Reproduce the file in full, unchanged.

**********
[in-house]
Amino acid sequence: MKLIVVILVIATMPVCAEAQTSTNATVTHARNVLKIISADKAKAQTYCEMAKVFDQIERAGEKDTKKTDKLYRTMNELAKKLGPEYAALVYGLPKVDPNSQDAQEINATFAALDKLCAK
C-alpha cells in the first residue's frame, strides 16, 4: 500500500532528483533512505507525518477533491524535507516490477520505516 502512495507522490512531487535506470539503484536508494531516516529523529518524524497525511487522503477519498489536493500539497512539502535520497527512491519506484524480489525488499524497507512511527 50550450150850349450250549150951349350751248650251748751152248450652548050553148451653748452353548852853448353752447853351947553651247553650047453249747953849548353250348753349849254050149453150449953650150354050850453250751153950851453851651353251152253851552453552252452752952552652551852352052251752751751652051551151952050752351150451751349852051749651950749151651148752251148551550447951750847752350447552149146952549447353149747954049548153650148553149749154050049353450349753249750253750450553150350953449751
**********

[in-house]
Amino acid sequence: MKLIVVILVIATMPVCAEAQTSTNATVTHARNVLKIISADKAKAQTYCEMAKVFDQIERAGEKDTKKTDKLYRTMNELAKKLGPEYAALVYGLPKVDPNSQDAQEINATFAALDKLCAK
C-alpha cells in the first residue's frame, strides 16, 4: 500500500532528483533512505507525518477533491524535507516490477520505516 502512495507522490512531487535506470539503484536508494531516516529523529518524524497525511487522503477519498489536493500539497512539502535520497527512491519506484524480489525488499524497507512511527 50550450150850349450250549150951349350751248650251748751152248450652548050553148451653748452353548852853448353752447853351947553651247553650047453249747953849548353250348753349849254050149453150449953650150354050850453250751153950851453851651353251152253851552453552252452752952552652551852352052251752751751652051551151952050752351150451751349852051749651950749151651148752251148551550447951750847752350447552149146952549447353149747954049548153650148553149749154050049353450349753249750253750450553150350953449751